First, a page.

Aug 22, 2005 - This is part 2 of an edited transcript of a presentation given by Pamela Conrad, a NASA astrobiologist who has been travelling to the ends of the Earth to study the extremes of life. In this second part, Conrad continues her explanation of how studying cold deserts here on Earth can aid the search for life in our Solar System. Part 1 is available here.

The Ends of the Earth

Aug 18, 2005 - Pamela Conrad is an astrobiologist with NASA's Jet Propulsion Laboratory. She recently gave a lecture explaining how to searching cold deserts on Earth will help scientists understand environments that life could be hiding in the rest of the Solar System. The following article is the first part of an edited transcript of her presentation.

ZoŽ Heads Back to the Desert to Search for Life

Aug 11, 2005 - Researchers from Carnegie Mellon University and NASA are preparing to head back to Chile's Atacama desert to search for evidence of life with ZoŽ, an autonomous solar-powered rover. During this third trial, ZoŽ will travel 180 km (112 miles) across the desert, seeking micro-organisms. Researchers have chosen Atacama because it's one of the driest places on Earth, and one of the best analogs for finding life on Mars. This time around, it'll build a 3D map of soil to show how populations of bacteria cluster together.

Ingredients of Life 10 Billion Light-Years Away

Jul 29, 2005 - Using the Spitzer Space Telescope, astronomers have discovered organic molecules in galaxies more than 10 billion years light-years away. This means these organic molecules - considered the building blocks of life - were present when the Universe was only a few billion years old. Spitzer found the molecules in starburst galaxies which are going through intense star formation. This means that life has had a long opportunity to gain a foothold in the Universe.

Martian Fossil Finder in the Works

Jul 28, 2005 - NASA engineers are working on a new instrument that could peer through rock and dirt on Mars to see evidence of life under the surface. The Neutron/Gamma ray Geologic Tomography (NUGGET) would be wielded by a Martian rover, and aimed at suspicious rocks. By releasing a focused beam of neutrons, some of atoms in the target rock will capture them and give off a characteristic gamma ray signature, measurable by the instrument. Ancient fossils embedded in the rock would be revealed by their chemicals.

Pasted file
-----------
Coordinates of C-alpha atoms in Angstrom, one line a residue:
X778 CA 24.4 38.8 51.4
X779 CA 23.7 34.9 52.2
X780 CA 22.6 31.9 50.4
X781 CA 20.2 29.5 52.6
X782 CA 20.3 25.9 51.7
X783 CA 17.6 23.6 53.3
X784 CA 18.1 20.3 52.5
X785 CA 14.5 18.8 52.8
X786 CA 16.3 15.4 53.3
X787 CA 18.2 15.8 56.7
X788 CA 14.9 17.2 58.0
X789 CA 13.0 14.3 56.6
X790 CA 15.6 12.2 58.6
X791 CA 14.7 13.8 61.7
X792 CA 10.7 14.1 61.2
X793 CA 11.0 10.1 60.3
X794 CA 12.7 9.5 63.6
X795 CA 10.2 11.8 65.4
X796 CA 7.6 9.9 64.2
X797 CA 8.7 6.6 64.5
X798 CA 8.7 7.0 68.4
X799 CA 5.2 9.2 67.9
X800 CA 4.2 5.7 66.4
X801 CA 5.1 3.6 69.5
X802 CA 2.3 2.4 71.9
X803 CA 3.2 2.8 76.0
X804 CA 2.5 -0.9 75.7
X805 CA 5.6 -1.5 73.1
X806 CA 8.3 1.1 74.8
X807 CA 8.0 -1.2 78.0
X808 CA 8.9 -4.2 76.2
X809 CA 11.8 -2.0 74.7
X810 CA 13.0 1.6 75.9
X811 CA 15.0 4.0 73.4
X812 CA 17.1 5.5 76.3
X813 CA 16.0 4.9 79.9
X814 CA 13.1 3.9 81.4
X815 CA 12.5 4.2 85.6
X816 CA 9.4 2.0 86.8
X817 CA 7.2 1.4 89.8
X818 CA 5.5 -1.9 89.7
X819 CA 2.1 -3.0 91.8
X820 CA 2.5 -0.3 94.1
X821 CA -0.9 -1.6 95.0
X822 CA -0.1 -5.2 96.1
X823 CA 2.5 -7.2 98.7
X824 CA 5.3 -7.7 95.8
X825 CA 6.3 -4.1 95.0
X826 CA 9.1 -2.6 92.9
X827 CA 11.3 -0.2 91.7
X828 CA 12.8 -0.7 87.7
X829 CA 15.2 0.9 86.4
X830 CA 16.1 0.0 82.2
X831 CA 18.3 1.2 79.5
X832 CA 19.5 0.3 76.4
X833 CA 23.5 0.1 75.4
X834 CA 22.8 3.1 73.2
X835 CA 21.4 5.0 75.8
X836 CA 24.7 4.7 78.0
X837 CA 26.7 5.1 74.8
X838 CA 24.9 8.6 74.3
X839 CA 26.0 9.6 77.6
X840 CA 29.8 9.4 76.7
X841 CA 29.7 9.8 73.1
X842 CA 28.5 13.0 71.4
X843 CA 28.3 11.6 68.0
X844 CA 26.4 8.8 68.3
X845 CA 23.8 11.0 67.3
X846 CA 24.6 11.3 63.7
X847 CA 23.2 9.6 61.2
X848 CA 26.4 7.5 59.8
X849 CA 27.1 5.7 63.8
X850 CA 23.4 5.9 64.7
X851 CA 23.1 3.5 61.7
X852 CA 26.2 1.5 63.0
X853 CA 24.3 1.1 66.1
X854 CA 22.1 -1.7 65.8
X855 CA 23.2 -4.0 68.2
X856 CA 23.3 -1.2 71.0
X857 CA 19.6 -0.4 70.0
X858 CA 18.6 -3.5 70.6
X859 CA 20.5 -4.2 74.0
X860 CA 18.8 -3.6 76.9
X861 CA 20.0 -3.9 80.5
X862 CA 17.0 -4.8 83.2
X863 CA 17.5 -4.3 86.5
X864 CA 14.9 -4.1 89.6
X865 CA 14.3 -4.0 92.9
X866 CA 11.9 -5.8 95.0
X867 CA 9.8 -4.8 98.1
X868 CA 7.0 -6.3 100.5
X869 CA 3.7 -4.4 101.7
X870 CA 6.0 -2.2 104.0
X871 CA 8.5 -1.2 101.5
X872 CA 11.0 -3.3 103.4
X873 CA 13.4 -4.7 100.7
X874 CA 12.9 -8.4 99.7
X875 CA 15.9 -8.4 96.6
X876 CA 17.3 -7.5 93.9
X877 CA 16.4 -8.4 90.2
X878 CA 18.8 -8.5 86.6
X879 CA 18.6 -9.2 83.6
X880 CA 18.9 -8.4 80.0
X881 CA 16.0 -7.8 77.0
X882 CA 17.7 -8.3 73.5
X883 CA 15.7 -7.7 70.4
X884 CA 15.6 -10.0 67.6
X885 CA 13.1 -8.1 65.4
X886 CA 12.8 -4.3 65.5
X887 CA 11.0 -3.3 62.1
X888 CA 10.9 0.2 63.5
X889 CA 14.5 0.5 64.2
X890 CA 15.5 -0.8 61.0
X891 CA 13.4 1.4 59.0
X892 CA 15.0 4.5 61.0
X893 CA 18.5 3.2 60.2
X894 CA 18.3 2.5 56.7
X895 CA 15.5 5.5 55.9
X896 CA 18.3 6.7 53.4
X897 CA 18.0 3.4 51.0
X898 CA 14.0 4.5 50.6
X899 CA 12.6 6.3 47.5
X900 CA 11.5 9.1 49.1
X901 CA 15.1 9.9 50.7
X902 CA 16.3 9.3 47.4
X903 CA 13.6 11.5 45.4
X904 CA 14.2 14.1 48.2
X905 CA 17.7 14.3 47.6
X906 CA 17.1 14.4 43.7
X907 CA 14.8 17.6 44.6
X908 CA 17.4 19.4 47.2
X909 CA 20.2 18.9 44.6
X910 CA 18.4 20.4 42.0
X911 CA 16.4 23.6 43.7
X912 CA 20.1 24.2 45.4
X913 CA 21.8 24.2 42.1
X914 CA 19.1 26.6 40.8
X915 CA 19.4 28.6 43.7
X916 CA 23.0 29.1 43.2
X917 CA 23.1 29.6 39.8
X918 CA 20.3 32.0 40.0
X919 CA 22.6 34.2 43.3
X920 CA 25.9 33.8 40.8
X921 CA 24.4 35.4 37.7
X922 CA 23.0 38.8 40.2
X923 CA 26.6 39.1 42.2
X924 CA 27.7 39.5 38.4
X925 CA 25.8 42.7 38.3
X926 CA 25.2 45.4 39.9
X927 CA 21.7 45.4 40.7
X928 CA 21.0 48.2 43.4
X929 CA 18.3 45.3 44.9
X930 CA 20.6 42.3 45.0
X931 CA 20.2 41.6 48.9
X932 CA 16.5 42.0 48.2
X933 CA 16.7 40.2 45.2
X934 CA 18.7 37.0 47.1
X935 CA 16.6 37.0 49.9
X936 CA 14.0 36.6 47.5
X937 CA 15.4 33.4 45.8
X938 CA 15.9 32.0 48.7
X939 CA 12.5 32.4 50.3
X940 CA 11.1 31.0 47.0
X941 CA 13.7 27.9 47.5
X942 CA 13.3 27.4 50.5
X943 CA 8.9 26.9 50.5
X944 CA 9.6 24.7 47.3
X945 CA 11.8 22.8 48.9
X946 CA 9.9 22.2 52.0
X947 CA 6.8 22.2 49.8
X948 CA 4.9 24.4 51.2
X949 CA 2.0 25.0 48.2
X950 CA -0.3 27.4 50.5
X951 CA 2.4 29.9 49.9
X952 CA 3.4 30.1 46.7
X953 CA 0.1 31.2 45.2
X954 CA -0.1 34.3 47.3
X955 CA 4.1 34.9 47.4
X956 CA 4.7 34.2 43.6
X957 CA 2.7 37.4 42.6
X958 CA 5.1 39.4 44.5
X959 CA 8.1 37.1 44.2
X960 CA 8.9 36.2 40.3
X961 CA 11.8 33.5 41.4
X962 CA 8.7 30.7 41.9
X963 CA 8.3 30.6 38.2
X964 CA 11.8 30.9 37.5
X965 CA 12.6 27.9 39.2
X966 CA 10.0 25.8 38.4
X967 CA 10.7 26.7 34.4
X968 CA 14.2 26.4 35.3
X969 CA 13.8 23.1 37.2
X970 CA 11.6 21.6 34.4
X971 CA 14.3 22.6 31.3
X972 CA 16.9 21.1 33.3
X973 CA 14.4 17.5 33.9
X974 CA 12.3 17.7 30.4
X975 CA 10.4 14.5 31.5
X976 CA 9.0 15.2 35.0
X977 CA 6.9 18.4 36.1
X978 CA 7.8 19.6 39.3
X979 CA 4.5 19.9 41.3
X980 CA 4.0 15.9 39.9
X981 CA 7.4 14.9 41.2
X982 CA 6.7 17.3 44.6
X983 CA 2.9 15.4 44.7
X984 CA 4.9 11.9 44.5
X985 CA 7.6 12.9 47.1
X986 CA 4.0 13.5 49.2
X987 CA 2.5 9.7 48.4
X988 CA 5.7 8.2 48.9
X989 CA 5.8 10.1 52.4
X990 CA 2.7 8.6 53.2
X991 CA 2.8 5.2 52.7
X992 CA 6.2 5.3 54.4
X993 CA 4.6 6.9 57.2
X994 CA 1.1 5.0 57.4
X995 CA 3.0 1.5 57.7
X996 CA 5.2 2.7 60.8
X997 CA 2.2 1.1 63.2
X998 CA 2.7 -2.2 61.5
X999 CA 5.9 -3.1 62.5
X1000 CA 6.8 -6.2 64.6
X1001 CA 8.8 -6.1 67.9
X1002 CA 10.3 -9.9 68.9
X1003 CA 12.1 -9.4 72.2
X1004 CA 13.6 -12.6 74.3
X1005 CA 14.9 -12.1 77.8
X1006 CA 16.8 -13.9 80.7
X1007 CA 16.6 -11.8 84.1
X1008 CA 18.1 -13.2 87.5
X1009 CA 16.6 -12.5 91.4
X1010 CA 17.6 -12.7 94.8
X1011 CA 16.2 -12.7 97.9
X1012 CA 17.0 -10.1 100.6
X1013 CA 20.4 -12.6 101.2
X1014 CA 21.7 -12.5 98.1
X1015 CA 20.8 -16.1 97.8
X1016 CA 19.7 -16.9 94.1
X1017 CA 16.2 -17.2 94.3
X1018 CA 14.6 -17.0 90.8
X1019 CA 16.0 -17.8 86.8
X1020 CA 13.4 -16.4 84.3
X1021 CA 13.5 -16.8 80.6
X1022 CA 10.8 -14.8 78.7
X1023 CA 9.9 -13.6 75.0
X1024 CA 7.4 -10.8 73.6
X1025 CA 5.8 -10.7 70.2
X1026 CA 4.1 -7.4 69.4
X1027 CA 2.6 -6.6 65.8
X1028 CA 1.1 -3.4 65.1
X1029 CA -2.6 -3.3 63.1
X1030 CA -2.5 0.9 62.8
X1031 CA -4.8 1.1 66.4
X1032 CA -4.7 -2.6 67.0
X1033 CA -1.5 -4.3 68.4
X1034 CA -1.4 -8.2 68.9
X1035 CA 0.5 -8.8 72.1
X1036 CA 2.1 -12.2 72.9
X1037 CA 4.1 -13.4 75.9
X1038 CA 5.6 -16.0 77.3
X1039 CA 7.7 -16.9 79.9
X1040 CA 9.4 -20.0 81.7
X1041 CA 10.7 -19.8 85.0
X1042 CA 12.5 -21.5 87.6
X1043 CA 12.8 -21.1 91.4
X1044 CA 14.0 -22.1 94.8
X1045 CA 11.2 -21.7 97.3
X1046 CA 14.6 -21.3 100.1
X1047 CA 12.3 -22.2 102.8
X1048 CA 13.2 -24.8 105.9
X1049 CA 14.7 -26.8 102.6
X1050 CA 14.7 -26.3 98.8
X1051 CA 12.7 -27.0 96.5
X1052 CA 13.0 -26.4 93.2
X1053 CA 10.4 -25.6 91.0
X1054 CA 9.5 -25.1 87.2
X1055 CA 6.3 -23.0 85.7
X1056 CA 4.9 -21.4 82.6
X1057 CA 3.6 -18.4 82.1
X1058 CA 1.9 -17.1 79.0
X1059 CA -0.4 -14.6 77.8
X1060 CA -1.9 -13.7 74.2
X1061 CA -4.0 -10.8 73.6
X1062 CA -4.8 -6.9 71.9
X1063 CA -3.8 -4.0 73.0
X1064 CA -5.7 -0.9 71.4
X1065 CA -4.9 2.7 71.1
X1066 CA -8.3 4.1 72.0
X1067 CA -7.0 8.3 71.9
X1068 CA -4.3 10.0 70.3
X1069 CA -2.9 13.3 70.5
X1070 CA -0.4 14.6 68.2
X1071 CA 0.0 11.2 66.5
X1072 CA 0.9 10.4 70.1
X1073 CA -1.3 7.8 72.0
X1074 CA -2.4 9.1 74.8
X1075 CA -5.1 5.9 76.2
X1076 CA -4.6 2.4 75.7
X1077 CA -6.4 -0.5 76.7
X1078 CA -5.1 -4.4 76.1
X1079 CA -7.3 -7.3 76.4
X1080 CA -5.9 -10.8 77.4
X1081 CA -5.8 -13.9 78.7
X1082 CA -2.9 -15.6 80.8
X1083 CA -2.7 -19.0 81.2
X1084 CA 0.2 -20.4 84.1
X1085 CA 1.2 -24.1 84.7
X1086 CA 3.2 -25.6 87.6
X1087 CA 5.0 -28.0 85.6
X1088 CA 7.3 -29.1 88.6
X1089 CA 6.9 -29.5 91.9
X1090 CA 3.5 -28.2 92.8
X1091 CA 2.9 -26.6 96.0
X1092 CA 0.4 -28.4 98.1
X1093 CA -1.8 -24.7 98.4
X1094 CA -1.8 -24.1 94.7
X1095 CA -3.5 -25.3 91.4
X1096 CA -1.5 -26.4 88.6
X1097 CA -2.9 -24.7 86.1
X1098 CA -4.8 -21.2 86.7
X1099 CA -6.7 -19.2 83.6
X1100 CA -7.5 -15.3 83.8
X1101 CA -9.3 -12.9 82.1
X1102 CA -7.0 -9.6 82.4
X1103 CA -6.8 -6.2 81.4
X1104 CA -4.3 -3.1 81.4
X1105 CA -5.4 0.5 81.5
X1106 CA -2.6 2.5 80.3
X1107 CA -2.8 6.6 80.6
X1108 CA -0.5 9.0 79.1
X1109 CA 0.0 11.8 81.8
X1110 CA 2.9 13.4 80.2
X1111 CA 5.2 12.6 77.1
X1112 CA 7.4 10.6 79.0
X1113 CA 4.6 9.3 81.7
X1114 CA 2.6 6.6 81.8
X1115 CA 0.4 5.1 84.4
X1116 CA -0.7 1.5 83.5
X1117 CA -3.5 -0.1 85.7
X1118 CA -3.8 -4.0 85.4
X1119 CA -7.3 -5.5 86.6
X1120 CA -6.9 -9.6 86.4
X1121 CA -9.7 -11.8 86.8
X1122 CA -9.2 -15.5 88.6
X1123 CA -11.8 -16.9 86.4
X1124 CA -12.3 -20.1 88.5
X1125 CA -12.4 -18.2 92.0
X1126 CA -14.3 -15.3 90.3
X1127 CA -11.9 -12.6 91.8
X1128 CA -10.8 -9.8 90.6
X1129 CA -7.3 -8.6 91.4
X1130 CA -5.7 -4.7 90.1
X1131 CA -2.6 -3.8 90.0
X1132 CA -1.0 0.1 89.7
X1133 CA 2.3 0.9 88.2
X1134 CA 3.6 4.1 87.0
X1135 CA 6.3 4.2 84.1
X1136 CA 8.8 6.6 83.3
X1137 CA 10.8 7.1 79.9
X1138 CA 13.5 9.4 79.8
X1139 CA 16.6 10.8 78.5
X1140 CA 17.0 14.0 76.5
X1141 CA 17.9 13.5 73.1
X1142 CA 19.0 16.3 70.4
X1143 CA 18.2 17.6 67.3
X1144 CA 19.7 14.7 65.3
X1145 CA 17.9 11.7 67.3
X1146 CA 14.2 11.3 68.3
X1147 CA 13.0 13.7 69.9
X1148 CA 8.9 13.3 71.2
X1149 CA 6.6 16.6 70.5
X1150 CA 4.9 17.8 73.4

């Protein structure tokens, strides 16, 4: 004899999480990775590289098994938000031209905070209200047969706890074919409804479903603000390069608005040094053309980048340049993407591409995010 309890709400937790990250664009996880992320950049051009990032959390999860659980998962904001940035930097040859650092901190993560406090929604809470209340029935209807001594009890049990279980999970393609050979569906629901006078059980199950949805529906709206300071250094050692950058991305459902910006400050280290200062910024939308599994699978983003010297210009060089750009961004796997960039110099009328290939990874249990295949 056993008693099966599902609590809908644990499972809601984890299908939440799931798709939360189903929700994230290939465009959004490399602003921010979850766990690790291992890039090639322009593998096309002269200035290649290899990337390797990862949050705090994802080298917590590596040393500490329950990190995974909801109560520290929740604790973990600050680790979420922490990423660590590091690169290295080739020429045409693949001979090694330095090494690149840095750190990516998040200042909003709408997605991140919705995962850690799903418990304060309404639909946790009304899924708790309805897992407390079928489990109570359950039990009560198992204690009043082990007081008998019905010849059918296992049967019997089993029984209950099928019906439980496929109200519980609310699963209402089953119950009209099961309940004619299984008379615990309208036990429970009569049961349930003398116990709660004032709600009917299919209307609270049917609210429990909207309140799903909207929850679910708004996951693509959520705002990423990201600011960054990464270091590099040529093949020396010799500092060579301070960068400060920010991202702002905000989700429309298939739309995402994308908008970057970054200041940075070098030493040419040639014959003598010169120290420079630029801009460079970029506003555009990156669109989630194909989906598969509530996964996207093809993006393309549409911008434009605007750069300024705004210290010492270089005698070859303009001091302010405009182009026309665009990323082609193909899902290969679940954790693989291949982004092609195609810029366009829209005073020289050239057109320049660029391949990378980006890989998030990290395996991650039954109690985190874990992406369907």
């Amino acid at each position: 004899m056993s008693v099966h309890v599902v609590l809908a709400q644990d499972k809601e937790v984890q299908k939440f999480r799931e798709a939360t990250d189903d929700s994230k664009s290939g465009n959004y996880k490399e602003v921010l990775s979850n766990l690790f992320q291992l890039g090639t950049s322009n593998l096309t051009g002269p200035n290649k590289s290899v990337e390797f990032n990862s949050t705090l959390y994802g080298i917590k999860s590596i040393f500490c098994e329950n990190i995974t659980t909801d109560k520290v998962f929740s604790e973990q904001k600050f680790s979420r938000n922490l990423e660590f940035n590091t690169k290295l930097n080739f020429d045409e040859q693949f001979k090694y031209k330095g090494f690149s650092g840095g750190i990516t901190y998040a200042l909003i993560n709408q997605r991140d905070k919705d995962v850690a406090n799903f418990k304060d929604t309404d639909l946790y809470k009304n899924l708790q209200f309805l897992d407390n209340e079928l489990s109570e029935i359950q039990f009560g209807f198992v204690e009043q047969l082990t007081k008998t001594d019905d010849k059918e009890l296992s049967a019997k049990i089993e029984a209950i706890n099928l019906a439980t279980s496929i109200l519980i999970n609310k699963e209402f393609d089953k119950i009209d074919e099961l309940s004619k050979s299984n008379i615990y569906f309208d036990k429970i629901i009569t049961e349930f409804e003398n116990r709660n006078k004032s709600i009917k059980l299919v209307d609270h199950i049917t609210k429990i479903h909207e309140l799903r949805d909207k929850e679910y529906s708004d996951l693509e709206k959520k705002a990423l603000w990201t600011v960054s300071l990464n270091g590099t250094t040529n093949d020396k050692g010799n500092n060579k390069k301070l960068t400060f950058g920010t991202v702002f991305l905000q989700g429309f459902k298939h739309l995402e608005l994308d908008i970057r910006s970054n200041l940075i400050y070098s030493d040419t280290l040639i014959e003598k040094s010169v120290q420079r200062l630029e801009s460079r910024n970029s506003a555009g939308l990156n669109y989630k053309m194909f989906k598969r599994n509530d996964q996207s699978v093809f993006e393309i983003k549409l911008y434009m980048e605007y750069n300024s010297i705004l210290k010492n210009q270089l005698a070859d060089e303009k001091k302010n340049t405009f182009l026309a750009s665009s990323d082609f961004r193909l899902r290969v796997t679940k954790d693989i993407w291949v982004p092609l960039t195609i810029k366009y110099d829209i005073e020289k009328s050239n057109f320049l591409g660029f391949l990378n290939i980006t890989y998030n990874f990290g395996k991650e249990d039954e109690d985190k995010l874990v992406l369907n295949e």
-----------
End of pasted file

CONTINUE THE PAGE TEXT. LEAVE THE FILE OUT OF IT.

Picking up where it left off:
Melt Through the Ice to Find Life

Jul 19, 2005 - Scientists can tell us what our climate on Earth was like in past by examining ice cores taken from glaciers. Tiny bubbles of air are trapped in the ice and maintain a historical record of ancient atmospheres. The effects of life make their mark in these ice samples as well. What if you examined the icecaps on Mars, or the layers of ice on Europa? NASA is considering a proposal for a small spacecraft that would land on Mars or Europa and melt its way throught the ice, collecting data as it descended, searching for clues about the presence of life.

Cyborg Astrobiologist Could Help Astronauts Find Life on Mars

Jul 19, 2005 - When humans first step onto the surface of Mars in the coming decades, they'll be like kids in a candy store; so many rocks to turn over or chip away at. Is that discoloured patch algae? A team of Spanish engineers are working on a Cyborg Astrobiologist that could help observe the landscape with a video camera, see what the astronauts see, and suggest places that might be interesting for further study. Larry Klaes reports on this interesting new technology, but he thinks robots could use a system like this even sooner.

Few planets Will Have Time to Form Complex Life

Jun 20, 2005 - Does life exist elsewhere in the Universe? This question continues to puzzle scientists, but now Professor David Catling at Bristol University thinks that significant oxygen in the atmosphere and oceans of a distant planet are required for complex organisms to evolve. The fact that it took almost 4 billion years here on Earth means that other planets might not have a lot of time to evolve complex life. Since our Sun still has another 4 billion years before it dies, life has time to flourish, but planets around other, more short-lived stars might not be so lucky.

Mapping Life on Earth Could Predict Finding it on Mars

May 11, 2005 - A researcher from Washington University in St. Louis is developing techniques that will help understand how early life developed and diverged here on Earth, to help predict where and what form it might take on Mars. Carrine Blank has traced the genetic relationships between different classes of bacteria, and determined when they broke away from each other to evolve into distinct organisms. These patterns of divergence have happened in several places on Earth, so it's possible they happened on Mars too.

Did Life Arrive Before the solar system Even Formed?

May 4, 2005 - The theory of panspermia proposes that life really gets around, jumping fron planet to planet - or even from star to star. Life might be everywhere! Assuming this is true, how do single-celled bacteria make the journey through the vacuum of space? Easy, they use chunks of rock as space ships, in a process called lithopanspermia. And now, researchers from Princeton and the University of Michigan think that life carrying rocks might have been right there at the beginning of our solar system, keeping their tiny astronauts safe and sound, frozen in statis until the planets formed and the right conditions let them thaw out, stretch their proteins, and begin a process leading from microbe to mankind.